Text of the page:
We Put 'Tearless' Onions to the Test
Using the power of science, Sunions claims to have eliminated onion-tears forever. Can you finally dry your eyes for good?
Look, there's no shortage of things in the world that will make you cry. But what if onions, and the requisite chopping of them engaged in by virtually every chef, no longer had to be among them? This, this is the promise of Sunions, the self-proclaimed "Tearless and Sweet" onion, a newly available line of produce which, through decades of onion crossbreeding, claims to have eliminated the vegetable's trademark eye-watering reaction entirely.
Food & Wine recently received a box of Sunions and put them to the test. Included in the package was a breakdown of the science behind this innovation: normally, slicing an onion released releases volatile internal compounds that irritate the eyes as a self-defense mechanism (that, it must be noted, is not a very effective one). In order to tackle this, Sunions first began crossbreeding different onions in the 1980s, and, as technology advanced started using gas chromatography to identify the least volatile, eye-irritating onions, bred them even further into mildness.
This lengthy process, says Sunions, not only makes the onions tearless, but sweeter. Plus, unlike other onions, which grow more pungent and tear-inducing over time, Sunions get less so. But is it true? Fortunately, it was fairly simple to test: we sliced them up, with the help of Food & Wine Test Kitchen manager Kelsey Youngman—who says she is highly susceptible to full on crying while chopping most onions—and, well, stood there.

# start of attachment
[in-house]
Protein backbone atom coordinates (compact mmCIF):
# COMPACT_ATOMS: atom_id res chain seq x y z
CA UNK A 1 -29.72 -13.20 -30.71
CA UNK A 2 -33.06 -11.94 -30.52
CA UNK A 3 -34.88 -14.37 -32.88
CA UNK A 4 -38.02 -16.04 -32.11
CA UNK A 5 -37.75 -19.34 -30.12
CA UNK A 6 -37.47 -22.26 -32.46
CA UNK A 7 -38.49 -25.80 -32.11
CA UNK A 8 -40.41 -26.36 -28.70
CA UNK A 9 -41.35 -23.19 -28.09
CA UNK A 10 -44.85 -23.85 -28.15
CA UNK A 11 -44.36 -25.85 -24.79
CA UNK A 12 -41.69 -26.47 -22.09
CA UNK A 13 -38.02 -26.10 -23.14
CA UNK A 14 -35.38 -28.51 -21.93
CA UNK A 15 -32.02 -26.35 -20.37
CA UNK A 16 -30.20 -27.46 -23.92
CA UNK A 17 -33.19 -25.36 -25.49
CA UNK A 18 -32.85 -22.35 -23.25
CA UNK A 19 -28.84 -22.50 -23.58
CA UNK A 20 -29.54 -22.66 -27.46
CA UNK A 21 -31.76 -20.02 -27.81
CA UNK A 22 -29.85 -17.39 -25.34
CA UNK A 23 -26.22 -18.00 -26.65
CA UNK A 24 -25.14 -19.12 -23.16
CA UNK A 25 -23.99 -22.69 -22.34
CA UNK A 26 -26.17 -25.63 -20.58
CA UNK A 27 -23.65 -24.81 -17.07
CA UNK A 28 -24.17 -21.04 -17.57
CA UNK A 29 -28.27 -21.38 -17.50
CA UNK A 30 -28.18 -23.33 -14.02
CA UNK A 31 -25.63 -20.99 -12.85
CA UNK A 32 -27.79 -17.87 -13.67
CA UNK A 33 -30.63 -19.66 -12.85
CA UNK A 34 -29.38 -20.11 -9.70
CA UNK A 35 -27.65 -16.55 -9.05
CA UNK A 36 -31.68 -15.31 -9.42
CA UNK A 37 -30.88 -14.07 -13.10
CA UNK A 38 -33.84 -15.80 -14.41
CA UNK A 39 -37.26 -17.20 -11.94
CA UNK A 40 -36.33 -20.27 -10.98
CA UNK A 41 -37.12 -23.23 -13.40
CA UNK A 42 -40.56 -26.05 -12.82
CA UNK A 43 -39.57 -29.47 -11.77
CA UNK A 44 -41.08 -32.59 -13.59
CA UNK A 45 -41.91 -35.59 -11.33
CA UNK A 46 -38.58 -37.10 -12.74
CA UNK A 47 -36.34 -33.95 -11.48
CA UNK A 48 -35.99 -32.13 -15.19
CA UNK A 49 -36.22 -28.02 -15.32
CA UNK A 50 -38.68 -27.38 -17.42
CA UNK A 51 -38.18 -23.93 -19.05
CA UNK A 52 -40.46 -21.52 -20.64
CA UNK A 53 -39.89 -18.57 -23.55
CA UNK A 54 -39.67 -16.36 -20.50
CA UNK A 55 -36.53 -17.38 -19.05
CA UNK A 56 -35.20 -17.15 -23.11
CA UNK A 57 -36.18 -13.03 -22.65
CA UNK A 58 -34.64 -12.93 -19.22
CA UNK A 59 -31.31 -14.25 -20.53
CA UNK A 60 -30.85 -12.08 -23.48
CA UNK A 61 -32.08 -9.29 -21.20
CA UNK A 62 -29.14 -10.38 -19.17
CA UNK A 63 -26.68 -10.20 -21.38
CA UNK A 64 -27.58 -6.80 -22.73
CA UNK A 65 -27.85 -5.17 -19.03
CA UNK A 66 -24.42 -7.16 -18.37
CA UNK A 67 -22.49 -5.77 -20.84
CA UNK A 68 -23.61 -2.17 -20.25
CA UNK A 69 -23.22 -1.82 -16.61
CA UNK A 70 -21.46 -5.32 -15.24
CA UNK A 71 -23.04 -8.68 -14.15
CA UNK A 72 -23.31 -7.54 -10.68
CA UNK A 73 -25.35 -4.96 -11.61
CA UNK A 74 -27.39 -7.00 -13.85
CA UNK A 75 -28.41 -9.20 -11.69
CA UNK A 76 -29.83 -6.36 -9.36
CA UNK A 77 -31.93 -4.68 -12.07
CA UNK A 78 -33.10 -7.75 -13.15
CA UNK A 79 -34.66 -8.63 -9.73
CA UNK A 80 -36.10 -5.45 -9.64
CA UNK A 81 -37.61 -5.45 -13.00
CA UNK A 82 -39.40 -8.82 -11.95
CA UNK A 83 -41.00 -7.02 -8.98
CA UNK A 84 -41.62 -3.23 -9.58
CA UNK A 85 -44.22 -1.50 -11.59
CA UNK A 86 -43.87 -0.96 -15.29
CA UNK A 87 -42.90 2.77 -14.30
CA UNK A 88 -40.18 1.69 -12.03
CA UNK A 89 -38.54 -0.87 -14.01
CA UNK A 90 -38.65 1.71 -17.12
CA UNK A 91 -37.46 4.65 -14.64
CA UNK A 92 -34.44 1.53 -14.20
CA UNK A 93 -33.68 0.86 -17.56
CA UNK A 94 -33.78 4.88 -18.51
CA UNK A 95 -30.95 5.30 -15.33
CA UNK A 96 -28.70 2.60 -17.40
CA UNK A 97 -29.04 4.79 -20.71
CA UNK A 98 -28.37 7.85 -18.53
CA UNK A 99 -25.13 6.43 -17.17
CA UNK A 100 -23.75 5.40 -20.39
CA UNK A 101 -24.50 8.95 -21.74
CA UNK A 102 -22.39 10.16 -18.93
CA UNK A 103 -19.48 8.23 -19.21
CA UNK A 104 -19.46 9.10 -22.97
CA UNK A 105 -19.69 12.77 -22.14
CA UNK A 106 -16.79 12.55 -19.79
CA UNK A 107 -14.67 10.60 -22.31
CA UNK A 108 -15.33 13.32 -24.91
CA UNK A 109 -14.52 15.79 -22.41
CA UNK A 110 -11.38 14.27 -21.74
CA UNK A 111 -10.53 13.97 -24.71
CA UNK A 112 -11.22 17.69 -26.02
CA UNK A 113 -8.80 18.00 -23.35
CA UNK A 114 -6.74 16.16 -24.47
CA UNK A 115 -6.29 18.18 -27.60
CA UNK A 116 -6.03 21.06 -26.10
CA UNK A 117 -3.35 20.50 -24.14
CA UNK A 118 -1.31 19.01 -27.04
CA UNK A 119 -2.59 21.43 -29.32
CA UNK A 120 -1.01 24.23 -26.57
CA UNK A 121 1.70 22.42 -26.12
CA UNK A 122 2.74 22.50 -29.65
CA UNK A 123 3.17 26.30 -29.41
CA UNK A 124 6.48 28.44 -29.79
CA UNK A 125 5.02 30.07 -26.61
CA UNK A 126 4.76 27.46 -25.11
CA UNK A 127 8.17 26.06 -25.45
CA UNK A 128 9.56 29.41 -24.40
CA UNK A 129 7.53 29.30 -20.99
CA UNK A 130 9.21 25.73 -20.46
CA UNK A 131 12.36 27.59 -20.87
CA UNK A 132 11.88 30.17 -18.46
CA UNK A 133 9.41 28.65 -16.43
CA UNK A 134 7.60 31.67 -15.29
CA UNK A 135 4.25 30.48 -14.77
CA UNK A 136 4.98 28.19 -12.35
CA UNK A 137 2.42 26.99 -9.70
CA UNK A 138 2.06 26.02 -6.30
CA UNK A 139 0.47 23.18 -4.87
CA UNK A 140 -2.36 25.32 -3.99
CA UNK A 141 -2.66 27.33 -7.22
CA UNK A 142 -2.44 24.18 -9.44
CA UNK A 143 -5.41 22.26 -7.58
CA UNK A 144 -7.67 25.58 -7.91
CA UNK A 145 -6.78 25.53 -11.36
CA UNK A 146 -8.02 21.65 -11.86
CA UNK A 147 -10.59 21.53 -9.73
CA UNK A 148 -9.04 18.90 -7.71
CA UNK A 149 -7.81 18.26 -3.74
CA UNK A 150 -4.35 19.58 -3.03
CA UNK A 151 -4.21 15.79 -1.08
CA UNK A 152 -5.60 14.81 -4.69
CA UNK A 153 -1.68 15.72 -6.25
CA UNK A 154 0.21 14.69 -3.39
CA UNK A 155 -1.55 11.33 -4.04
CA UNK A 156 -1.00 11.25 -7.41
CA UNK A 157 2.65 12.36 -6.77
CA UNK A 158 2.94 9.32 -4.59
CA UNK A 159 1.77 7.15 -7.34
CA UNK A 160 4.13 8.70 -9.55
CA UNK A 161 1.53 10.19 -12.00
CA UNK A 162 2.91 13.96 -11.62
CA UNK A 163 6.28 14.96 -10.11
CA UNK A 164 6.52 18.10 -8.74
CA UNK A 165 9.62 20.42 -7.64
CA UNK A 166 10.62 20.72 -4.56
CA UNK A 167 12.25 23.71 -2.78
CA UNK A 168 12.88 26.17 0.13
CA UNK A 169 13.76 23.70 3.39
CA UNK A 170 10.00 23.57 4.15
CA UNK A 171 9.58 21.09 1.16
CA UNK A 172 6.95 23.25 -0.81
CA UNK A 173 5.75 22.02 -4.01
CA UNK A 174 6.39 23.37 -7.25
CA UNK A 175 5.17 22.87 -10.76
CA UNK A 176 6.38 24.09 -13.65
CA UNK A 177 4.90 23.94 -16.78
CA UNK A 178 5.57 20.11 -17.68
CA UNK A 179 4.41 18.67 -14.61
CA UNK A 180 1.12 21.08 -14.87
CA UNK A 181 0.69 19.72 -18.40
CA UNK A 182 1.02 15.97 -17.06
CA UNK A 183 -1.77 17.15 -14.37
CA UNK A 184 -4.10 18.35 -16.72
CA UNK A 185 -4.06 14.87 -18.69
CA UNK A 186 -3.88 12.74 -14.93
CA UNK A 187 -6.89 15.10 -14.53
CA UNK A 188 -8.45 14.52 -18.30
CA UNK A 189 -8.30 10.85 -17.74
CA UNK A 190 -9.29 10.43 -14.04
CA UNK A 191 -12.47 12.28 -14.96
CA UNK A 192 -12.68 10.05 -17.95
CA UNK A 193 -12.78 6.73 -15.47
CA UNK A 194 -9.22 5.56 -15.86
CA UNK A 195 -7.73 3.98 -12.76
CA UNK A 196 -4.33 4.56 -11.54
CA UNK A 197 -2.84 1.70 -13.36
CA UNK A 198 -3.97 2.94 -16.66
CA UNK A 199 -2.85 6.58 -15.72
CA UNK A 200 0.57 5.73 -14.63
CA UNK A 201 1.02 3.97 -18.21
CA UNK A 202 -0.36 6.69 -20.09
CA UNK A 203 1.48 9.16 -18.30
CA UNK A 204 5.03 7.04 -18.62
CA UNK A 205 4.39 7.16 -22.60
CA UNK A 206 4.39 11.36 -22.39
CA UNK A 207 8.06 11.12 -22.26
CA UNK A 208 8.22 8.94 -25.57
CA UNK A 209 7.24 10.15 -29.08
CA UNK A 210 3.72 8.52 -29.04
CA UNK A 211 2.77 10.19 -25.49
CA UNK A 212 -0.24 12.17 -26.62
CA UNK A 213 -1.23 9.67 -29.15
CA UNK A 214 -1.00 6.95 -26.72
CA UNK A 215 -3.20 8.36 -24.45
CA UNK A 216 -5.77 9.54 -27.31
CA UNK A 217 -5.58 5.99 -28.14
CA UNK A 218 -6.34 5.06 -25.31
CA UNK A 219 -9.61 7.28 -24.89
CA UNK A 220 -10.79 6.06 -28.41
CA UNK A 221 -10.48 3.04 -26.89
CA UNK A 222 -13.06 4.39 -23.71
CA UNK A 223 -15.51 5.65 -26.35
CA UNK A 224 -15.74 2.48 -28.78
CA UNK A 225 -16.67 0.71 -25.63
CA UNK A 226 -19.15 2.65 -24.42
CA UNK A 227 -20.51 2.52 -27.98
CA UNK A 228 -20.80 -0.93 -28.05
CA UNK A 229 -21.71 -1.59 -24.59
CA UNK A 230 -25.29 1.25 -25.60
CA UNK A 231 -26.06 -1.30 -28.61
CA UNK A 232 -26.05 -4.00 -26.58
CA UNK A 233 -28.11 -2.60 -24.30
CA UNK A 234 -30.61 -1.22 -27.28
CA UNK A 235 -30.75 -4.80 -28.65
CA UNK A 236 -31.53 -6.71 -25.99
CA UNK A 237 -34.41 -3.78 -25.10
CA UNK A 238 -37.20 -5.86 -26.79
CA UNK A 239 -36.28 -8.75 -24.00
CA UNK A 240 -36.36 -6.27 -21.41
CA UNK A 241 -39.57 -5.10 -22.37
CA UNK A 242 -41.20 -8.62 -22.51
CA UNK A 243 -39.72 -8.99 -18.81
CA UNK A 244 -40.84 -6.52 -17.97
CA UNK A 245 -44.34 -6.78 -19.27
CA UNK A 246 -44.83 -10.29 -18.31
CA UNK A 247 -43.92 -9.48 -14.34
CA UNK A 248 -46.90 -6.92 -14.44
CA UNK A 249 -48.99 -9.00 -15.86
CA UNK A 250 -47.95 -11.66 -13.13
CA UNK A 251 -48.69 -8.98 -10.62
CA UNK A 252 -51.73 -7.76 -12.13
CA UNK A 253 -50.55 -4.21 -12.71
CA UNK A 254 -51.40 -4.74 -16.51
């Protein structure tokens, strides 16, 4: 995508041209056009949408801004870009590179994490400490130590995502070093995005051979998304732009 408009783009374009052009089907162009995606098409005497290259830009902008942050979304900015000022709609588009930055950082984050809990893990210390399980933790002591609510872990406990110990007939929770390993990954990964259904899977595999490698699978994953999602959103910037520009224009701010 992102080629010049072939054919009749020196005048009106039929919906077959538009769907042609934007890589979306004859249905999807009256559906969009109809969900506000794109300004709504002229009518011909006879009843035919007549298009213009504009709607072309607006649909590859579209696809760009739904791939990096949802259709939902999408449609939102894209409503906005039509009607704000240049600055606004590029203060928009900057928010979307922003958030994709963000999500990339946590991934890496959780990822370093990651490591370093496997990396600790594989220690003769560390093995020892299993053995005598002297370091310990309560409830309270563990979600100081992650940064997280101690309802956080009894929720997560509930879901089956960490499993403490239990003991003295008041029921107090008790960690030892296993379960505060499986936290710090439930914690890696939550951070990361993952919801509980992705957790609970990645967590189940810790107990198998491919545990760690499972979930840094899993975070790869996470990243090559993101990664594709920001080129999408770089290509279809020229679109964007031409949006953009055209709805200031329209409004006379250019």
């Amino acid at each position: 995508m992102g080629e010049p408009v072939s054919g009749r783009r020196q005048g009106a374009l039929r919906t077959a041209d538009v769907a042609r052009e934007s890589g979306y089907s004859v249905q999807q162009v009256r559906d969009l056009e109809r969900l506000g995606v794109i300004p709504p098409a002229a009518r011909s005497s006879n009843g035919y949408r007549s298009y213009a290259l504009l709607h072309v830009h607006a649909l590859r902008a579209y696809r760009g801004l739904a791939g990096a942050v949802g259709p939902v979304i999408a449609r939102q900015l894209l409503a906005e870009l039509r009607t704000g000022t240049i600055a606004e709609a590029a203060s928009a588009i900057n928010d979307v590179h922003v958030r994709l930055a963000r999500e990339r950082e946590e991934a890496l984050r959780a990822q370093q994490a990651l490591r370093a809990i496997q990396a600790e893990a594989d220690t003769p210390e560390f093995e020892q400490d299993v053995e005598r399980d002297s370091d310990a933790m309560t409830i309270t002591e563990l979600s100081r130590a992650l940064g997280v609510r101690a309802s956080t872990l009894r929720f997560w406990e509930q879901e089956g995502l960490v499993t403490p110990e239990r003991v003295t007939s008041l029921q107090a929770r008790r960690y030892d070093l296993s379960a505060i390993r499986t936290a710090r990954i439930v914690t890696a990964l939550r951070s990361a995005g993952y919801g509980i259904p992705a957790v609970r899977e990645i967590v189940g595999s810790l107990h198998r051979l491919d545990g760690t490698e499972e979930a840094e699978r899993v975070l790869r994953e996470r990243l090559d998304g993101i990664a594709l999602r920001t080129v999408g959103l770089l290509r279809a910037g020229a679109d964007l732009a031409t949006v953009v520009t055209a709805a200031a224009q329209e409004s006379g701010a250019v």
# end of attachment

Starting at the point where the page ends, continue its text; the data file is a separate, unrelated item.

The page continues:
Upon first slicing into the whole Sunion though? Nothing. Dicing the whole thing up, my eyes didn't feel a thing, aside from a very small reaction when I tried leaning close into the sliced pile that wasn't enough to provoke any watering for me (who has a pretty average response). While Kelsey didn't quite have no reaction, she did report an 80 to 90 percent reduction in her normal response, which is a pretty major accomplishment.
As for the sweetness, it's true as well. Sauteeing Sunions made for a slightly sweeter and milder taste than your usual yellow onion, though the difference was pretty subtle. It actually stood out more when trying a small raw piece, whose extra sweetness made it taste a bit like it had already been cooked. The taste, though, is less of a big deal than Sunions' tearlessness, a promise they deliver on in a way that will, if they do make you cry, will only make you do it out of joy.
Sunions are available at select grocery stores now.